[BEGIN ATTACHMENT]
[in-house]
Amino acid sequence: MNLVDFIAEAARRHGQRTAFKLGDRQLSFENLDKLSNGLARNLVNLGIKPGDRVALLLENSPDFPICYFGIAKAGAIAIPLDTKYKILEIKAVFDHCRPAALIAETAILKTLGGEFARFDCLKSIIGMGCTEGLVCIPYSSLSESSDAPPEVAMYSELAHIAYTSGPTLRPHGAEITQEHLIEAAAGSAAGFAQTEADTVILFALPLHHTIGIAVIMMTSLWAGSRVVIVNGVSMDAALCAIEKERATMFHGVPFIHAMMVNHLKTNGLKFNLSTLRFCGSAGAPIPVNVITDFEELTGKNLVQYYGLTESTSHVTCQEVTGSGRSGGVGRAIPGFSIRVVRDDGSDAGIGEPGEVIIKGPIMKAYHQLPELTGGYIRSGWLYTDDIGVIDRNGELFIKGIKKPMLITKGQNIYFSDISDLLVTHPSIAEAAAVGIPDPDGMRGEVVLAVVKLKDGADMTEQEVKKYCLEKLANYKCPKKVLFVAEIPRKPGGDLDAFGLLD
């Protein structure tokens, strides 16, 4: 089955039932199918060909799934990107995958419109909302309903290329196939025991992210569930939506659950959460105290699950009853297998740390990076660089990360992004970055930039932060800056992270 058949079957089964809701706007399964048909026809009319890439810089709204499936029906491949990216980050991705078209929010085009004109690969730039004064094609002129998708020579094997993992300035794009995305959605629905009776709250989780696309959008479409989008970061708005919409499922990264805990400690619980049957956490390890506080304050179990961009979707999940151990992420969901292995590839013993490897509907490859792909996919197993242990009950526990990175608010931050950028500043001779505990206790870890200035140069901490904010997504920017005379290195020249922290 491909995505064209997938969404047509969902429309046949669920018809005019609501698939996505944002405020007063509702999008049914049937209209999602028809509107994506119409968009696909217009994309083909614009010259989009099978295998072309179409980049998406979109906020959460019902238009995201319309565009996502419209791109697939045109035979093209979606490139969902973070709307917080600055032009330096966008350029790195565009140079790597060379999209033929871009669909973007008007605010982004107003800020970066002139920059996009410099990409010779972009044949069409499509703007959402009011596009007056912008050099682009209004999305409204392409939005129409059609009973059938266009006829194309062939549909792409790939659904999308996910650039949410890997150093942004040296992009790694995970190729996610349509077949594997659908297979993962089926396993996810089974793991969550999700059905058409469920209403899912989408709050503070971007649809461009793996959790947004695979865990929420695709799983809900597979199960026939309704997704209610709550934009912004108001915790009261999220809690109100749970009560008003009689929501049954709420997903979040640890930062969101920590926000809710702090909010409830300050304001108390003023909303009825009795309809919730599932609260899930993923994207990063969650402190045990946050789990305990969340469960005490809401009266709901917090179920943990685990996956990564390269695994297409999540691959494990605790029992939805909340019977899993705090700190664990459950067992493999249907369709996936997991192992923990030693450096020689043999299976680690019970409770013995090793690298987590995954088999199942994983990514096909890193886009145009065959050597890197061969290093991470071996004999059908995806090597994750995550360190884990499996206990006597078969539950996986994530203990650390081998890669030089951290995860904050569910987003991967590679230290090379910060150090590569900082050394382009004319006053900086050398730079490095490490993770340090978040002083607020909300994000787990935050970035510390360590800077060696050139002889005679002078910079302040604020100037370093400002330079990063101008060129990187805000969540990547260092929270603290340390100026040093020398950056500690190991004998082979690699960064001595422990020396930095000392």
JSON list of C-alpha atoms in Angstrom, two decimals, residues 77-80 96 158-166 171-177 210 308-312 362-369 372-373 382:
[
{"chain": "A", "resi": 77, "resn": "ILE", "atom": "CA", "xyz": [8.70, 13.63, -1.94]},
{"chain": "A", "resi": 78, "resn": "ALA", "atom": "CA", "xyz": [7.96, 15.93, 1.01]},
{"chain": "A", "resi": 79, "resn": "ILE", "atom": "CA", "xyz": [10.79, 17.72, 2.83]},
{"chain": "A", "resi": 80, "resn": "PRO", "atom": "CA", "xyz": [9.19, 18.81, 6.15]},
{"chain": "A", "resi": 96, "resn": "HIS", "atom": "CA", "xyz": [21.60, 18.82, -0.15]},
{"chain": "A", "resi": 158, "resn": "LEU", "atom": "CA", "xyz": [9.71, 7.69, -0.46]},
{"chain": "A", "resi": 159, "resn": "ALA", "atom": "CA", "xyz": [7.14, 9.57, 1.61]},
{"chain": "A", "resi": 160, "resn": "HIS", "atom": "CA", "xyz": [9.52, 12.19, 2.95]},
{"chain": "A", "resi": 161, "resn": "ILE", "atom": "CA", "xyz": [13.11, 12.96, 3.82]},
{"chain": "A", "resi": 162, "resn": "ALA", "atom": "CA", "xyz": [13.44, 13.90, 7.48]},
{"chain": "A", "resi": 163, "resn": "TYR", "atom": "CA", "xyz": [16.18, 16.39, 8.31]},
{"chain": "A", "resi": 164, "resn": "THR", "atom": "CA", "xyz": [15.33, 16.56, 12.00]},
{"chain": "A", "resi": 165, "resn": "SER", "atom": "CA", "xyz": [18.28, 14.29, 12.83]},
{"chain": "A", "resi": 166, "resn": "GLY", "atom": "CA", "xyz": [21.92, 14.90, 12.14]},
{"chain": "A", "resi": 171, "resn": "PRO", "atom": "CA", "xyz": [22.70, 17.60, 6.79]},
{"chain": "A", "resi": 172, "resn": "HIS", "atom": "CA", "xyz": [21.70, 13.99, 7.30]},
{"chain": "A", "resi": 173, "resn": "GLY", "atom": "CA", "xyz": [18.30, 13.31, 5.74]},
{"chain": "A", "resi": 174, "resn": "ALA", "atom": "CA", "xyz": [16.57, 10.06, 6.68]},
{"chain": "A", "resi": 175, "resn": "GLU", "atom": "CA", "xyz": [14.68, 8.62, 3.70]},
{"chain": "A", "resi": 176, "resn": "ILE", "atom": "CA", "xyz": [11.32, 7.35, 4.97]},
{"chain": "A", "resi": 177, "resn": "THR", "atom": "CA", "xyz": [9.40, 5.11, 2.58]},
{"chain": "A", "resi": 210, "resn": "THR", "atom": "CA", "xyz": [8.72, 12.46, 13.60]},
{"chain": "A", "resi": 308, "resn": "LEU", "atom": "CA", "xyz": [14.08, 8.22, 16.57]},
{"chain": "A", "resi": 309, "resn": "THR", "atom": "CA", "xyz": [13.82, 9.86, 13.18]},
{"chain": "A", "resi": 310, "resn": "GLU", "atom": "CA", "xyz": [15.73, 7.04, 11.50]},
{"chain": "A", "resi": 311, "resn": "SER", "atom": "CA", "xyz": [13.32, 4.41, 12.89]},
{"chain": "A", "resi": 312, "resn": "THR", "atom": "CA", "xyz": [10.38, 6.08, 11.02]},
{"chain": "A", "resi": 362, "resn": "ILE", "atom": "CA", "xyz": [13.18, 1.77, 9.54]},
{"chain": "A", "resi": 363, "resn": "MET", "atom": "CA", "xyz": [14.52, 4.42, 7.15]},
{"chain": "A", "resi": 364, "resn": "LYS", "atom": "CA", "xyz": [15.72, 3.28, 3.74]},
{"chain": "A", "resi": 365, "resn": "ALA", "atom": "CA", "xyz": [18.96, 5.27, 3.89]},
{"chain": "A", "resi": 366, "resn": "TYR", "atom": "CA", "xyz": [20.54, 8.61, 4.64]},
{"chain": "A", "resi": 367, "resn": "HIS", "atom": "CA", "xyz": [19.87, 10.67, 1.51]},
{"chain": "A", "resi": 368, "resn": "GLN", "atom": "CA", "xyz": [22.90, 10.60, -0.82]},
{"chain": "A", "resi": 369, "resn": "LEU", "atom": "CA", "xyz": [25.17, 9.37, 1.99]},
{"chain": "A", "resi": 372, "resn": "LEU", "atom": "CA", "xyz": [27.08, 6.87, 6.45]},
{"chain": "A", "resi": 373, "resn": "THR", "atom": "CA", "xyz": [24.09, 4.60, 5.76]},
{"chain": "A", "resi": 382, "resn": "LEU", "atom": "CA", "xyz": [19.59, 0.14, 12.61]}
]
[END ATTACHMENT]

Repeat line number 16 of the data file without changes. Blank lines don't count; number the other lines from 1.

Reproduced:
{"chain": "A", "resi": 163, "resn": "TYR", "atom": "CA", "xyz": [16.18, 16.39, 8.31]},